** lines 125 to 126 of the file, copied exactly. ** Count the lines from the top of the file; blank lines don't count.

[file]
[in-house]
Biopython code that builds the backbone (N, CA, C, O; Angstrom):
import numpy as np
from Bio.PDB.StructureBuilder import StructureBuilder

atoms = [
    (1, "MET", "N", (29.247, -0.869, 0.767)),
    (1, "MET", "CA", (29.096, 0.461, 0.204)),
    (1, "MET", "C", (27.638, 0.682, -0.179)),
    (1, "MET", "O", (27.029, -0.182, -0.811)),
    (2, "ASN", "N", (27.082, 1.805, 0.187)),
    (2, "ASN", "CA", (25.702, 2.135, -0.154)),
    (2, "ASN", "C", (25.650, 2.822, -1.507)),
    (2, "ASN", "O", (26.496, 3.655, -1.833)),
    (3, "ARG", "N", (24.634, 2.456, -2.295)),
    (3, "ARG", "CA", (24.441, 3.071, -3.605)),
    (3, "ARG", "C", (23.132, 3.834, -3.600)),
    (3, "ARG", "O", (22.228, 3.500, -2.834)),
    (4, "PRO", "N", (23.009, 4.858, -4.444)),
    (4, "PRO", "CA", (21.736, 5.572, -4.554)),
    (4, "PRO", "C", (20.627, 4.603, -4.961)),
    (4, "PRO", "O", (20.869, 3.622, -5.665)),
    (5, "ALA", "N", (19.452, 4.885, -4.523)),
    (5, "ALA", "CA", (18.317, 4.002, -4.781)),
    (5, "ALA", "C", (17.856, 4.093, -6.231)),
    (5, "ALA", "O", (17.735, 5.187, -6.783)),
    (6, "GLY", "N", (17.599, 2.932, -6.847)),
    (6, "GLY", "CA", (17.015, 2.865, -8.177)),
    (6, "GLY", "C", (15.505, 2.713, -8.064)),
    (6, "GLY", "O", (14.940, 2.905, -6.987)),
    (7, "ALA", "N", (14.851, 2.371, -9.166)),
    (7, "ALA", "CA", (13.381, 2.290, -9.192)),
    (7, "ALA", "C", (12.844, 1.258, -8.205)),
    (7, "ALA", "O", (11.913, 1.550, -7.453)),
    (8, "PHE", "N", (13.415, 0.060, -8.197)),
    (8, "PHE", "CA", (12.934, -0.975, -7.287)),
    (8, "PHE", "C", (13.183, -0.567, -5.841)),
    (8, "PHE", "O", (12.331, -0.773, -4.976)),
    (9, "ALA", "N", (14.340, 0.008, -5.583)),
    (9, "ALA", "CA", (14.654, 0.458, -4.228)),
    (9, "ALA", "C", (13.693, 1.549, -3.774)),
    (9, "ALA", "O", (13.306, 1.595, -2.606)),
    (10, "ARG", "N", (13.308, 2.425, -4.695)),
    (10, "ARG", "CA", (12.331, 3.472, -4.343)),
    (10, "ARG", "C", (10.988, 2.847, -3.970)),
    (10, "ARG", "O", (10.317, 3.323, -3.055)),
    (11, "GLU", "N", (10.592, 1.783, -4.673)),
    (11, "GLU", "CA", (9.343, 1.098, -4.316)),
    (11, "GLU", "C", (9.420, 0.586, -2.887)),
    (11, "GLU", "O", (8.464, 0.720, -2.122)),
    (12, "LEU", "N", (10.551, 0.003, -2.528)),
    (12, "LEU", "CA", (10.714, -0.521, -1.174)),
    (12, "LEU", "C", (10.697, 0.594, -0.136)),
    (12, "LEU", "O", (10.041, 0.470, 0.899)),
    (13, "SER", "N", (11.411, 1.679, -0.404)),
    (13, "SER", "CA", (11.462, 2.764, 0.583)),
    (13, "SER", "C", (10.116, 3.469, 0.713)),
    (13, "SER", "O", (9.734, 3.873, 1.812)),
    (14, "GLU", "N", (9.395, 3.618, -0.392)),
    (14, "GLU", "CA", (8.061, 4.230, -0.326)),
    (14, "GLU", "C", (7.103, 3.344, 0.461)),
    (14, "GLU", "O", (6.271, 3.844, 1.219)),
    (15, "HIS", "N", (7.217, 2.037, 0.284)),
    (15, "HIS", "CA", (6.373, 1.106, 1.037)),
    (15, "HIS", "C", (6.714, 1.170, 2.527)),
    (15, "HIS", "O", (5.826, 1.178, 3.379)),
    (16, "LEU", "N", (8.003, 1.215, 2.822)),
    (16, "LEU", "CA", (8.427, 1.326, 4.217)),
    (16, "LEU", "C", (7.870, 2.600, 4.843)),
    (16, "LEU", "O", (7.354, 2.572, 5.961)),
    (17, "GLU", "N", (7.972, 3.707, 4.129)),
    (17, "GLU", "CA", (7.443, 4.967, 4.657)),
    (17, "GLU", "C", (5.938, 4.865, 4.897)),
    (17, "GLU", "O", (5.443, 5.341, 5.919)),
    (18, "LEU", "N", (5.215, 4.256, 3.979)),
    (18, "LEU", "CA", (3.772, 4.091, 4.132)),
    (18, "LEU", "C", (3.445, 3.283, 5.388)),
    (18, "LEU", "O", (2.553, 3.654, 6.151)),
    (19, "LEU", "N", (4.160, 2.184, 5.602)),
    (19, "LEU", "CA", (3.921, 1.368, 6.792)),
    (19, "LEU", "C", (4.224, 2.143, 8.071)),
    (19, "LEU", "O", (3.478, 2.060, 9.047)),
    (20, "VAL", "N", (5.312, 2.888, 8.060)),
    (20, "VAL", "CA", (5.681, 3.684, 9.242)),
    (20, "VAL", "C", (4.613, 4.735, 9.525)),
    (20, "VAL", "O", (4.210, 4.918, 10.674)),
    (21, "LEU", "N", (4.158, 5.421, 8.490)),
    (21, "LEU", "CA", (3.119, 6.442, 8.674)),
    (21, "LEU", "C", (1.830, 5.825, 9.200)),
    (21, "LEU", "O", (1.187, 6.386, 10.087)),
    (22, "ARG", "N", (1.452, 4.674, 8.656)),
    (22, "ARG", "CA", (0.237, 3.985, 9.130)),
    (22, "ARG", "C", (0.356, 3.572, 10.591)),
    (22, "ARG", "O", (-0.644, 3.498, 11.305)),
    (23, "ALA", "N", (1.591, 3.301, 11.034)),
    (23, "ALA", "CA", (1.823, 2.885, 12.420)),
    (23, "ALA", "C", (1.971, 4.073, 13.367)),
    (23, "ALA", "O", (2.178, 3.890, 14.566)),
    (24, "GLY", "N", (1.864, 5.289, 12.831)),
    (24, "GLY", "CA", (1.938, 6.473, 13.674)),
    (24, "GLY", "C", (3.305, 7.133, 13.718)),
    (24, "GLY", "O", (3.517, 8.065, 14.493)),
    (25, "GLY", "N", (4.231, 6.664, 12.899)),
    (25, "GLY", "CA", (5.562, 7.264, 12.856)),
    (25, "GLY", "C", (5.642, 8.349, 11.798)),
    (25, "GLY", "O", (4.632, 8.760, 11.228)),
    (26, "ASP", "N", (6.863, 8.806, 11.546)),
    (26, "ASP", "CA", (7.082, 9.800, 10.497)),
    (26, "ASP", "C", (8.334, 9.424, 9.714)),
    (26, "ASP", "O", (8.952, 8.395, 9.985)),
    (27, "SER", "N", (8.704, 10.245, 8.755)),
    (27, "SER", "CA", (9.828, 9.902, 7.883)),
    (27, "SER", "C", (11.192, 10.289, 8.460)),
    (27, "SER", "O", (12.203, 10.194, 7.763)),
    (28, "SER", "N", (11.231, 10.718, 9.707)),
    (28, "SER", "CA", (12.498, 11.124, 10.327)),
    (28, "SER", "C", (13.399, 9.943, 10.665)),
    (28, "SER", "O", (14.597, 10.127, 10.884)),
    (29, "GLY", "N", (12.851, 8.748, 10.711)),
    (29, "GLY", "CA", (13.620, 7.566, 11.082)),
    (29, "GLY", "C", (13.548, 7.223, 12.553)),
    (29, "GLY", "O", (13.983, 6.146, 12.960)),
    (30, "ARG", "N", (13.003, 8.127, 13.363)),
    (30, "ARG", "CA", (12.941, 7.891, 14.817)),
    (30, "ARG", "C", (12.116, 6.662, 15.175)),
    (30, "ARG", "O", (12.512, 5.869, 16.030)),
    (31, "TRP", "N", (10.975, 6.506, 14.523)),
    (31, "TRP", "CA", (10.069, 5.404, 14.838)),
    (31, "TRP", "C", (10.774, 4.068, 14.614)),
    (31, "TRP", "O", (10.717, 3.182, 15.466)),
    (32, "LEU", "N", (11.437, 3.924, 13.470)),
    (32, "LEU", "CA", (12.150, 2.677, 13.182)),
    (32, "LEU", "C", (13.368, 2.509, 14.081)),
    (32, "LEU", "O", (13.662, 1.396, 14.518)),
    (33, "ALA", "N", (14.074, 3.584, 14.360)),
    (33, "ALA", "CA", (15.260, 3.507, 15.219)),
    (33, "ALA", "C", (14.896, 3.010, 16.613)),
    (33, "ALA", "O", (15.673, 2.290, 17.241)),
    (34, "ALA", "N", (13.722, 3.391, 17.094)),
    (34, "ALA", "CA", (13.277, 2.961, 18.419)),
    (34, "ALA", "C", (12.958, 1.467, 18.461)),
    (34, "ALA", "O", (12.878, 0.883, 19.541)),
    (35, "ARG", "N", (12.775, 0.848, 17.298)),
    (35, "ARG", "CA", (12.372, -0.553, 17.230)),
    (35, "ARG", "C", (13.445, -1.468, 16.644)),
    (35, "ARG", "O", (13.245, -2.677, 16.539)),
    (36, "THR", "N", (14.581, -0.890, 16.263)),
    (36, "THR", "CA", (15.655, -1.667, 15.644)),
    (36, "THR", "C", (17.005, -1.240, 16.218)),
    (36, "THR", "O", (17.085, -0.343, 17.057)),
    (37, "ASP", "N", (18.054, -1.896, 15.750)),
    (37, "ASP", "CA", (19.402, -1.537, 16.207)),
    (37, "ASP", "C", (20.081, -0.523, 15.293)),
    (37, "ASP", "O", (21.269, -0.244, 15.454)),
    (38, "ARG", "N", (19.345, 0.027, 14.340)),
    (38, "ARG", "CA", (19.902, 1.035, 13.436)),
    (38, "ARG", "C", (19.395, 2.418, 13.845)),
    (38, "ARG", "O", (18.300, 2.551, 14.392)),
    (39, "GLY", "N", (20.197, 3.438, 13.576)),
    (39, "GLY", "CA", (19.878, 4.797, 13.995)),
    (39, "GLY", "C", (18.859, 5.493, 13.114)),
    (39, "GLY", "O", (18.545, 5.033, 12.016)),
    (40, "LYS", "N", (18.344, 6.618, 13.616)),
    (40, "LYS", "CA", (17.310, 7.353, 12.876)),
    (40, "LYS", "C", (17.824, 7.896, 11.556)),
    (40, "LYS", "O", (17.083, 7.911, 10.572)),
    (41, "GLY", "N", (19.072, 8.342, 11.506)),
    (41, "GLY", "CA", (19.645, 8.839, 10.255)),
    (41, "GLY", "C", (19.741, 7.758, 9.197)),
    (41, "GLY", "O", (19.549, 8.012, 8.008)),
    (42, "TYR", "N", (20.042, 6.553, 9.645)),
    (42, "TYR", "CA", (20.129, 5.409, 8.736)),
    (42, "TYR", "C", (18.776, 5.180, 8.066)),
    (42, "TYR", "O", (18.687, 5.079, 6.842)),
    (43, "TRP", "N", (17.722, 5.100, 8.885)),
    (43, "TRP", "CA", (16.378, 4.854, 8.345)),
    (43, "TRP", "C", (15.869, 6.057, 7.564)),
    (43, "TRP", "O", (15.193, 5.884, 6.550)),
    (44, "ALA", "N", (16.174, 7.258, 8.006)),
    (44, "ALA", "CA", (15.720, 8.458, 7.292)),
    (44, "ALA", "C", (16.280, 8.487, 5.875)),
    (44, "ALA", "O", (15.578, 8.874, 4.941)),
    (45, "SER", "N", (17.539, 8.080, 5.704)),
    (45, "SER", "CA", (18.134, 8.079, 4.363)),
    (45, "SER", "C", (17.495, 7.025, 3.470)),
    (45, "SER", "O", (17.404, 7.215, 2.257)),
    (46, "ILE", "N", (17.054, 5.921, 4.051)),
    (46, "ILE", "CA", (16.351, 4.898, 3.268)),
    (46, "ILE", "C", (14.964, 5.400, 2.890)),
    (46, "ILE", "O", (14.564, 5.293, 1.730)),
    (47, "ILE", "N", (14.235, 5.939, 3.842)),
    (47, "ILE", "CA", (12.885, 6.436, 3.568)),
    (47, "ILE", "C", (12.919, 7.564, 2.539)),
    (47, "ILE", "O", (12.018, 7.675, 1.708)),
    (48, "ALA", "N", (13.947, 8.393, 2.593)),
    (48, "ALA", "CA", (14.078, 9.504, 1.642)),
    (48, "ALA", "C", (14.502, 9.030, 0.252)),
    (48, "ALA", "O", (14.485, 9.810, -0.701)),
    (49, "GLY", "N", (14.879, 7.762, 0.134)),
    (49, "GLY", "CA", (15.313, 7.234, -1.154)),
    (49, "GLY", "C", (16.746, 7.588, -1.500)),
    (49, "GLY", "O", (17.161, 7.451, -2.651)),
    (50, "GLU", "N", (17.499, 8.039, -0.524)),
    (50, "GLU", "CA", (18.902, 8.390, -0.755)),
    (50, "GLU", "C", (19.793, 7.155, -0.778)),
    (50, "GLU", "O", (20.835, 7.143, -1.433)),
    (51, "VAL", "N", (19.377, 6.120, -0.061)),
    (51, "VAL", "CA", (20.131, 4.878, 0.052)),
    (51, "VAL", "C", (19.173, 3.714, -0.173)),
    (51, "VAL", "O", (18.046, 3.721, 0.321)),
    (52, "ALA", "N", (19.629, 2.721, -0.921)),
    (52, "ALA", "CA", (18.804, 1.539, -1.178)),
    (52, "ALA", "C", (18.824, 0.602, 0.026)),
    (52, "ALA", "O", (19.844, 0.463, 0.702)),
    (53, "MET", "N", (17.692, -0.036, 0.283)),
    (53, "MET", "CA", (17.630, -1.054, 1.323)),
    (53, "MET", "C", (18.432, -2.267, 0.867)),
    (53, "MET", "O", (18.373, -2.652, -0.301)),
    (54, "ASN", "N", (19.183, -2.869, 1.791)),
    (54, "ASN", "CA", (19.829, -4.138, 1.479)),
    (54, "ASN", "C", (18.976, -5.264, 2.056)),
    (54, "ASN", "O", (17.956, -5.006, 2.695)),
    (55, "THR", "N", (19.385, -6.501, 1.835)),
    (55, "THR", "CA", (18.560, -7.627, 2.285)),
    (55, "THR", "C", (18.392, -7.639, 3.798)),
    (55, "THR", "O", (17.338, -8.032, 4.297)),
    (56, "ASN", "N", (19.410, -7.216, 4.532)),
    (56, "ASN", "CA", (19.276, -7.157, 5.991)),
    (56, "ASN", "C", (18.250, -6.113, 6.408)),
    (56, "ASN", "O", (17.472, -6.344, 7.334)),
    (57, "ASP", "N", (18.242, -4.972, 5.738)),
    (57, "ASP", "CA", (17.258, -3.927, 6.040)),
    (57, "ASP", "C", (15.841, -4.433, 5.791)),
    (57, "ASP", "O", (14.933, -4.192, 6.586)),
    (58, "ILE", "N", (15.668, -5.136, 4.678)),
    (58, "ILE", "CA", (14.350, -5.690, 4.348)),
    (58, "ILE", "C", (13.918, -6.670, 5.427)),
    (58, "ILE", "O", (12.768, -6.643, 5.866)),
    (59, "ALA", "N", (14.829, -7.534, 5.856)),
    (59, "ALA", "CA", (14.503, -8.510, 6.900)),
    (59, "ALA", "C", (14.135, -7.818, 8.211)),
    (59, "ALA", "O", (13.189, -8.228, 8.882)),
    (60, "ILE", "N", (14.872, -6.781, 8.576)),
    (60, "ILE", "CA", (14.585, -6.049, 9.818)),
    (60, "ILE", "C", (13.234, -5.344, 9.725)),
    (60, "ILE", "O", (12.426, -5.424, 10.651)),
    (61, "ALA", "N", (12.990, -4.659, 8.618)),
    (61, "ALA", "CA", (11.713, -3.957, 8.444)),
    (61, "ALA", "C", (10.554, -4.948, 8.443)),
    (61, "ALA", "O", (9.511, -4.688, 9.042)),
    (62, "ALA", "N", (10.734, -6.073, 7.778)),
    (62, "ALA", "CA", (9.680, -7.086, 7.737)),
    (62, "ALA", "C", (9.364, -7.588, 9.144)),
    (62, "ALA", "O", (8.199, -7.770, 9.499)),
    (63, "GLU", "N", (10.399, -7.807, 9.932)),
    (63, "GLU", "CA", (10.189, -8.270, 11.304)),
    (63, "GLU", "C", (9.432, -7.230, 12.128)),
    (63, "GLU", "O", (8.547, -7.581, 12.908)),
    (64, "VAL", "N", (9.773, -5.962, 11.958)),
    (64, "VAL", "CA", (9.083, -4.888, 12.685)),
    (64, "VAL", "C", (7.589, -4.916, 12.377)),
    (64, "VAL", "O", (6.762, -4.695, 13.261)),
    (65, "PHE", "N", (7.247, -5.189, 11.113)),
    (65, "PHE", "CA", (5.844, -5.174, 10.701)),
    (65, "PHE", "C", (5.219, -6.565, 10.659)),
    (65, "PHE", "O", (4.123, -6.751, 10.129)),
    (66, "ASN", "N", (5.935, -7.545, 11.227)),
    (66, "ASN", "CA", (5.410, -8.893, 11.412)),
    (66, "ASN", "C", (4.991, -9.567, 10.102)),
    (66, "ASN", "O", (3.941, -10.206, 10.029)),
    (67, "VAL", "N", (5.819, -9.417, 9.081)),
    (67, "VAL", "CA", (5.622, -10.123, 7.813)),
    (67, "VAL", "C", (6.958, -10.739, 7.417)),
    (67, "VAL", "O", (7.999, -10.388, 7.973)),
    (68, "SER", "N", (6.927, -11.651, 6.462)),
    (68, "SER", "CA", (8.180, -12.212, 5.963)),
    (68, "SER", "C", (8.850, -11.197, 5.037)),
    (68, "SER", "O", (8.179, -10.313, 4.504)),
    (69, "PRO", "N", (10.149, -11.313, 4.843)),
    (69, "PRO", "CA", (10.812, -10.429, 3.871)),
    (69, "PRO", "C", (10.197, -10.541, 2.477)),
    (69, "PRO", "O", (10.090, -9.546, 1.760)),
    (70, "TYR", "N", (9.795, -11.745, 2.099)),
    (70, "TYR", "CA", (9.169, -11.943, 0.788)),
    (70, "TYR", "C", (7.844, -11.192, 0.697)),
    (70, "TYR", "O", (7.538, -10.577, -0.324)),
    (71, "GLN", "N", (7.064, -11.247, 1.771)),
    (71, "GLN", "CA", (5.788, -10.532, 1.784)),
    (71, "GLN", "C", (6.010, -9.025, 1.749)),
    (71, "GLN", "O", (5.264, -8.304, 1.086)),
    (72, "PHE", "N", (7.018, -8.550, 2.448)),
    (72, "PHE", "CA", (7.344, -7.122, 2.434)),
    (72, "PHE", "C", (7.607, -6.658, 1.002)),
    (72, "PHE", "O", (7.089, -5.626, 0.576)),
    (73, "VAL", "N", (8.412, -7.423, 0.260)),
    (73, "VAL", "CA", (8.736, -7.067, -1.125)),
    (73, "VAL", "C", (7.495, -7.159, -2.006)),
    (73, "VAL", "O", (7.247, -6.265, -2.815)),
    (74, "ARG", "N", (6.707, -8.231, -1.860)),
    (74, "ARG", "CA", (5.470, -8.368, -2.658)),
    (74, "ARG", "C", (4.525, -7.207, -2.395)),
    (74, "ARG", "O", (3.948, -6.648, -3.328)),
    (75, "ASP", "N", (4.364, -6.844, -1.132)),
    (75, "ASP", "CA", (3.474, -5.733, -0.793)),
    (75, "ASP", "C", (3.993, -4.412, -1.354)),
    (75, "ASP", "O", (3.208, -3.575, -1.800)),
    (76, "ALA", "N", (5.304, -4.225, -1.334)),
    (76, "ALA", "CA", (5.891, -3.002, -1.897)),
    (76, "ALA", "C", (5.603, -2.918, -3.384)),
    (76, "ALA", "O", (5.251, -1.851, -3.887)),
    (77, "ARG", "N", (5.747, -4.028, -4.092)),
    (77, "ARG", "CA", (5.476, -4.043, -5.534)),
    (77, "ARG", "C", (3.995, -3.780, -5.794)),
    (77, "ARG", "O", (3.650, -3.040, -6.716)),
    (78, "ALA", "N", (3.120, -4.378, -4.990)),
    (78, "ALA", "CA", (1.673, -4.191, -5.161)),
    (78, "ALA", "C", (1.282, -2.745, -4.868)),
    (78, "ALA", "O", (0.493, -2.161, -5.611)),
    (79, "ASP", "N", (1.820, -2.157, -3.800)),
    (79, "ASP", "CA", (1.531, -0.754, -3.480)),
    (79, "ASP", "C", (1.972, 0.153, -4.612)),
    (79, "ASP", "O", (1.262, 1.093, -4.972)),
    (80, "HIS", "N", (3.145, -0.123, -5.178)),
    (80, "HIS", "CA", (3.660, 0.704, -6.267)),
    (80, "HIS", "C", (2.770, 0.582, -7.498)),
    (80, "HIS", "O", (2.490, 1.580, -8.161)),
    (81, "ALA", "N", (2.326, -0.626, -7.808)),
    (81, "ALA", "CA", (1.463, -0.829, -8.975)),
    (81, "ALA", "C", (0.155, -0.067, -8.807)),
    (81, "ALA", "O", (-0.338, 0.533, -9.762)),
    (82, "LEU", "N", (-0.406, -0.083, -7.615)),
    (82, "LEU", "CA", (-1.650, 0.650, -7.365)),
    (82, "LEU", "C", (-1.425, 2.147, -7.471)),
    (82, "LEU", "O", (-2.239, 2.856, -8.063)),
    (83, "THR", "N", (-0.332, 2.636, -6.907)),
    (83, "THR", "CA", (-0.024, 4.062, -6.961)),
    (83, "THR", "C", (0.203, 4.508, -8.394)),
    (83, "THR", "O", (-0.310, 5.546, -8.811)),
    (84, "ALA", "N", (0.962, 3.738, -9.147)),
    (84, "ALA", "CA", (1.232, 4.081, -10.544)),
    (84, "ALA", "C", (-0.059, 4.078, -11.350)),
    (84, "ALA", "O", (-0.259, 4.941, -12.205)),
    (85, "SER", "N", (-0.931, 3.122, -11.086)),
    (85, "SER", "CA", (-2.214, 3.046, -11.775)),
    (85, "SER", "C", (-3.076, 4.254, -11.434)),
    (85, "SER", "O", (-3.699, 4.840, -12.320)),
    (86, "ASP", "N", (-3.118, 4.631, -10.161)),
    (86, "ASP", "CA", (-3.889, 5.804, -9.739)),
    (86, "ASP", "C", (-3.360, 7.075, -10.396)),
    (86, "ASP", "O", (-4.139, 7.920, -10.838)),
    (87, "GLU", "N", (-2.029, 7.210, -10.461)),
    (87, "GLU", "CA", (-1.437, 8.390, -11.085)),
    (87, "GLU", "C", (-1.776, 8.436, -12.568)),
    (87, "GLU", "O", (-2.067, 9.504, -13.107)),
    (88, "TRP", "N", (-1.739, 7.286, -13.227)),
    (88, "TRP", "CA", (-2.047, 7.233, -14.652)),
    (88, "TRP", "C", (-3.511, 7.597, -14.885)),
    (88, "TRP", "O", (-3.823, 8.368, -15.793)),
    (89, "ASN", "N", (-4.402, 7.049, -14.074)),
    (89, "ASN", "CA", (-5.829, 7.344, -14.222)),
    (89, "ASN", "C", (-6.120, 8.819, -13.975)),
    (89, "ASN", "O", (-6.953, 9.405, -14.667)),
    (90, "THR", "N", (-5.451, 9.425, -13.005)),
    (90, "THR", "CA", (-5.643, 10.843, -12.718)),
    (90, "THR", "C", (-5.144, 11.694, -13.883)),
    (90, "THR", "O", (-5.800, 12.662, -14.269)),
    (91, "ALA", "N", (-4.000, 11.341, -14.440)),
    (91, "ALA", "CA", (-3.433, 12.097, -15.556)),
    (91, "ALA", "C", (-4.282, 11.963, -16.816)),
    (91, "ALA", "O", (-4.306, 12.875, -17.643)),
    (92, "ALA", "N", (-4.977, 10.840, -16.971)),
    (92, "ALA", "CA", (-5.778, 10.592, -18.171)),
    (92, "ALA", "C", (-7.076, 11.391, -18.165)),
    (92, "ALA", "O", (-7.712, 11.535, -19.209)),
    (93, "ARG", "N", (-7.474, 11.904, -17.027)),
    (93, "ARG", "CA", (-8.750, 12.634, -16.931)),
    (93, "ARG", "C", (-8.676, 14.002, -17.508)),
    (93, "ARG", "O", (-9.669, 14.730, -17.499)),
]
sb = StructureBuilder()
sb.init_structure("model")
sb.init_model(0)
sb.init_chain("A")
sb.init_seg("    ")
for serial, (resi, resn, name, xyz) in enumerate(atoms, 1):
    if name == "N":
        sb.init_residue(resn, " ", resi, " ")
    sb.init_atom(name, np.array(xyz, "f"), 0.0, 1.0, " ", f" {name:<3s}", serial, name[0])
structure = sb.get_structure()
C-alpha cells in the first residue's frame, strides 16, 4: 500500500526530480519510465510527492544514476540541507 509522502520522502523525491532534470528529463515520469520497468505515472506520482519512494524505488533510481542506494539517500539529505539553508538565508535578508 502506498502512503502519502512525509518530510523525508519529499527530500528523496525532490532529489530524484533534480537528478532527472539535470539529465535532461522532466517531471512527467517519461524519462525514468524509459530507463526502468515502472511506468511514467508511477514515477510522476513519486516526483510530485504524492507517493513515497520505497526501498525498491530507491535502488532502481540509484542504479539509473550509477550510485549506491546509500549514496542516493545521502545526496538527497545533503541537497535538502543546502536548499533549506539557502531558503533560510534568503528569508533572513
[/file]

    (30, "ARG", "O", (12.512, 5.869, 16.030)),
    (31, "TRP", "N", (10.975, 6.506, 14.523)),